The Great British Brain Off
Professor Alan Gow and his team in The Ageing Lab explore how lifestyle factors affect brain health. Alongside their research considering real-world activities as potential interventions, the team regularly communicate messages related to brain health, ranging from activities in the local community to national and international events. Alan received the British Psychological Society Public Engagement and Media Award in 2016, and in 2019 he was one of two runners-up in the Nature Research Awards for Driving Global Impact.
As we get older, we might experience changes in our thinking and memory skills, but those changes vary from person to person. Alan’s team want to develop interventions so that we might be able to maintain, or even improve, our thinking skills in later life.
Alan’s research focus on real-world activities, that is, learning or engagement opportunities within our communities. If those accessible activities benefit our thinking skills, we’ll have a better chance of supporting people to do more of them. He also want to understand what people think about changes in their thinking skills; if we know the beliefs or fears that people have, we can communicate more effectively.
Changes in thinking skills is a concern people have as they age, worrying that these are inevitable or a sign of something more serious. It’s important for us to directly speak to people, to raise awareness as well as addressing those concerns. What we might do to protect our thinking skills as we age is something that touches almost all us. Speaking to people about brain health directly is one of the most rewarding aspects of what I do, as well as working with our partners such as Age UK and Age Scotland to get those positive messages to as many people as possible.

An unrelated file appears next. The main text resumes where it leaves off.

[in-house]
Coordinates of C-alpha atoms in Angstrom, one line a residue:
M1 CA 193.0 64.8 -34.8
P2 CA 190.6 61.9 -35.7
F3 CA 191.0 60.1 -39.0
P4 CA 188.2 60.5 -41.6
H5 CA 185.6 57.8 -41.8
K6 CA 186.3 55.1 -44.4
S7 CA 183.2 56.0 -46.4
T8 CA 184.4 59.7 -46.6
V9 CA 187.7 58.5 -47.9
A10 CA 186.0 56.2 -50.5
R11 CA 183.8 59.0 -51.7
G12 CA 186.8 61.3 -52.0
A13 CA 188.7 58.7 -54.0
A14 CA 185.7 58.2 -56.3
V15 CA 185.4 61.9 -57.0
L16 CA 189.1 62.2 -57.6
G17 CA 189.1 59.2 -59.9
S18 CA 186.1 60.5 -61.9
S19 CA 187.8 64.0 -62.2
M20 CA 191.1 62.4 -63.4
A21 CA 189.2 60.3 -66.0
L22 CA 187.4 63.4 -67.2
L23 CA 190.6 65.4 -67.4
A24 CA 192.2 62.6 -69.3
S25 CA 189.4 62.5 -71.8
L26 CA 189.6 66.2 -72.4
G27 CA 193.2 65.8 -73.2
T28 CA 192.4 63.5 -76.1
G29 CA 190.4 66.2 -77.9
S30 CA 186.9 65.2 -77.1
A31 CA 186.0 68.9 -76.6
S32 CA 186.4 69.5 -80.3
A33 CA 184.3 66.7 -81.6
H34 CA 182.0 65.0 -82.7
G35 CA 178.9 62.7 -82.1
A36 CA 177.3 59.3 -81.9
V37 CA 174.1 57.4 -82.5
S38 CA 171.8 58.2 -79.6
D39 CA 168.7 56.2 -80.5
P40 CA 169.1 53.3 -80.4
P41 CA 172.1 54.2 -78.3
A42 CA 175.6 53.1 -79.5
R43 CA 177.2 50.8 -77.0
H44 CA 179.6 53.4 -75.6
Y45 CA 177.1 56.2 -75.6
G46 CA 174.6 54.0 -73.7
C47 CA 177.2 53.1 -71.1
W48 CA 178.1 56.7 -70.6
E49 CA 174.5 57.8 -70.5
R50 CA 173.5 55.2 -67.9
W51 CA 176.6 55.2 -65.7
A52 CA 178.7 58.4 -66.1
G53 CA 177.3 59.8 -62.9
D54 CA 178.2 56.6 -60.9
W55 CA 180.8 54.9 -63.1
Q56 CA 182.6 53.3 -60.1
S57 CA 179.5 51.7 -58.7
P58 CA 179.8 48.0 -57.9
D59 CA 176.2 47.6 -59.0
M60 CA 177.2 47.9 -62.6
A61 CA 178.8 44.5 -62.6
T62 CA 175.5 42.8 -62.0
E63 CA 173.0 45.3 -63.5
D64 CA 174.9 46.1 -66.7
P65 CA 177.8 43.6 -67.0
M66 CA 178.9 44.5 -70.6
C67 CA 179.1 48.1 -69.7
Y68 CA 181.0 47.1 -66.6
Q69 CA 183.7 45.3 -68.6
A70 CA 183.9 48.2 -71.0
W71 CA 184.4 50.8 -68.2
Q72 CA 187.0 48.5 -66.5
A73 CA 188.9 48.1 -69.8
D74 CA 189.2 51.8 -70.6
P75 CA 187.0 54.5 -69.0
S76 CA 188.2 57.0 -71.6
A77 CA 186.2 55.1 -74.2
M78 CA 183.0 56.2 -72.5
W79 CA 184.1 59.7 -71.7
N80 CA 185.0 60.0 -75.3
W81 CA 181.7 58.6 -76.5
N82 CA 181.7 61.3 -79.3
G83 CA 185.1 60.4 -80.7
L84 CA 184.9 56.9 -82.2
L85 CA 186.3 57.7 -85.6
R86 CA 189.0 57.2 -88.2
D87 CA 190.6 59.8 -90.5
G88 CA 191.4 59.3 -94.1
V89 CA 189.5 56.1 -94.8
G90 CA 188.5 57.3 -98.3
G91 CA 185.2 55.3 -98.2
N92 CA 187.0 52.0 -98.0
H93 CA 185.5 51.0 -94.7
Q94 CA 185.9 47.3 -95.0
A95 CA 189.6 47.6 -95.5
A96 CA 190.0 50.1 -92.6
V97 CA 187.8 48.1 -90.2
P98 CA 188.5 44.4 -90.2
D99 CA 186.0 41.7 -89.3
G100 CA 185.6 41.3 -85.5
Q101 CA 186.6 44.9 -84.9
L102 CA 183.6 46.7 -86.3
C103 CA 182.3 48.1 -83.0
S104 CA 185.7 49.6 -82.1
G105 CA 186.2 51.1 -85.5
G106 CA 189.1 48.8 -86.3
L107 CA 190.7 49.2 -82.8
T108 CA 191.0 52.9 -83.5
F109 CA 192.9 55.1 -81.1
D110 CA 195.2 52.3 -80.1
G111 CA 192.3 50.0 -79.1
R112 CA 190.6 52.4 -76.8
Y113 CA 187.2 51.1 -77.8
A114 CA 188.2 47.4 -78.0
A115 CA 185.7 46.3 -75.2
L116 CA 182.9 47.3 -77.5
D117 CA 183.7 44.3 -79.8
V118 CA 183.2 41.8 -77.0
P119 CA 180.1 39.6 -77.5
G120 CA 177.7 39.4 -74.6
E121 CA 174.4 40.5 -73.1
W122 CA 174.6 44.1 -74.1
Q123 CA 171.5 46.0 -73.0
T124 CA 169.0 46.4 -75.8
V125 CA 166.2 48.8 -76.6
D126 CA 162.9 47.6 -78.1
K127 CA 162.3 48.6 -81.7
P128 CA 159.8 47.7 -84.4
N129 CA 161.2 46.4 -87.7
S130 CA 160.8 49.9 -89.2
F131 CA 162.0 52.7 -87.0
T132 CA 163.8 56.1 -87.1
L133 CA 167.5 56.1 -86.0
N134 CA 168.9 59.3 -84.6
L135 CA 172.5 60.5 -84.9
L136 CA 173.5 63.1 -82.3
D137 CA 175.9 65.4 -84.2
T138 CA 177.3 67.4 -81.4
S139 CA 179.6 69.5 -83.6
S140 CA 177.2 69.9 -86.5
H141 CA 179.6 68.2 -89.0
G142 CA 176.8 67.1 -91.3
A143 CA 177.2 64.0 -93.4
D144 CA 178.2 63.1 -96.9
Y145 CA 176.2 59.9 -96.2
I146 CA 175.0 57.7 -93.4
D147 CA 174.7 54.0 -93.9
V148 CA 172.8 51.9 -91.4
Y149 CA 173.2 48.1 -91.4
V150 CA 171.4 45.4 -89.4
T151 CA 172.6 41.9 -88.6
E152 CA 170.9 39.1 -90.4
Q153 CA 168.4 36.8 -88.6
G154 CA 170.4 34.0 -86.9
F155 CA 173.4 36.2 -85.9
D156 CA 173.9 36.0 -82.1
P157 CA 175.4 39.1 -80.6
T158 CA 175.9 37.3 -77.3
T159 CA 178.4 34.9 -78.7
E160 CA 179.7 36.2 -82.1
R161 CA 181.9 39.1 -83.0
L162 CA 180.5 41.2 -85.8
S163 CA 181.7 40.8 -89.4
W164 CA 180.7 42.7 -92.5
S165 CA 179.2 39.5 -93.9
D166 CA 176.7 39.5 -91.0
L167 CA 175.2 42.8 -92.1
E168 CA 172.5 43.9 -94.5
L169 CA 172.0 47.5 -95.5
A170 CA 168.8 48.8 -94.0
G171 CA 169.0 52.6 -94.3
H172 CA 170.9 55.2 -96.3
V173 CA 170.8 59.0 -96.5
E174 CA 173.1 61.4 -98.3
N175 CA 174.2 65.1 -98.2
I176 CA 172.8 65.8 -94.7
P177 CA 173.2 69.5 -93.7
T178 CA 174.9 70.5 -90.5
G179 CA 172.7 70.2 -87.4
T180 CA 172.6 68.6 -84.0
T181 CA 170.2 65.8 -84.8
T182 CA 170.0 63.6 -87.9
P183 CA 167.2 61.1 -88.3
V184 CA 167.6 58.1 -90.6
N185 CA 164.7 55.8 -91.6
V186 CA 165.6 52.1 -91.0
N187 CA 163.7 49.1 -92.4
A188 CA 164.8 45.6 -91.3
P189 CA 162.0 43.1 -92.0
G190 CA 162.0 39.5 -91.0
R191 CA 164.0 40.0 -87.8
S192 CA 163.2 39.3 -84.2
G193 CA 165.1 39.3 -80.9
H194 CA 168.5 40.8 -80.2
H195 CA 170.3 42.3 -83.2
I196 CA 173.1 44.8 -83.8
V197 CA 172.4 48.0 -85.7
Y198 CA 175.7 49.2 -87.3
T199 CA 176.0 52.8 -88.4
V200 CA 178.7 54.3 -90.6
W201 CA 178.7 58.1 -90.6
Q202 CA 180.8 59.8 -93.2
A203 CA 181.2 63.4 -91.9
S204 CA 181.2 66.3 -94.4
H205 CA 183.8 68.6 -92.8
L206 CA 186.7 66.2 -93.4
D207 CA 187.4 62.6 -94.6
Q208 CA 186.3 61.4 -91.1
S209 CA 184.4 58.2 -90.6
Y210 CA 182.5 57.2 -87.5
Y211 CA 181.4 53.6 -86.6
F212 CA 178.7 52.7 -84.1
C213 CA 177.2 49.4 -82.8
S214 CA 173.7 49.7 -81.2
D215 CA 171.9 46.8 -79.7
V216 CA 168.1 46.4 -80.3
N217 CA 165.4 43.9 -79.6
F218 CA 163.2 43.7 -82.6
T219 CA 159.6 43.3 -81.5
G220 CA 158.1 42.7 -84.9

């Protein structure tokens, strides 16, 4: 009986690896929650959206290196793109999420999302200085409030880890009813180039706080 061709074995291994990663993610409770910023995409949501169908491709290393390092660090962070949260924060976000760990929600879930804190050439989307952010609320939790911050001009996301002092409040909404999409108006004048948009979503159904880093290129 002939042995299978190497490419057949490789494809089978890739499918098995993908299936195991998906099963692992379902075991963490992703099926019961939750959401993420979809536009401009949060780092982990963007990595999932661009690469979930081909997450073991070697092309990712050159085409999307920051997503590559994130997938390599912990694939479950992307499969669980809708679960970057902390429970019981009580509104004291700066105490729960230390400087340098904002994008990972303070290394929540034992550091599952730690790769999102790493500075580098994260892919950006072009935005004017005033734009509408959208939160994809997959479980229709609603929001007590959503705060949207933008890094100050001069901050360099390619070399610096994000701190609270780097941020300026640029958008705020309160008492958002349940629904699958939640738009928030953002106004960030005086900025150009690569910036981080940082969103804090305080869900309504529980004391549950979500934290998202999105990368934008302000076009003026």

Since 2015, Alan has regularly performed performed at the Edinburgh Festival Fringe as part of Edinburgh Beltane's Cabaret of Dangerous Ideas, in show's exploring the factors that might protect or harm the ageing brain. The audience are encouraged to share their ideas about the key lifestyle ingredients which forms the basis for discussions about how we might best protect our thinking skills as we age. Alan also created trailers for his shows, with a great example below.
During promotion for the original Fringe performance, Alan was invited to contribute to the first episode of a new BBC Radio 4 series "How to have a better brain", presented by Sian Williamss, with Alan exploring How walking can help ward off dementia.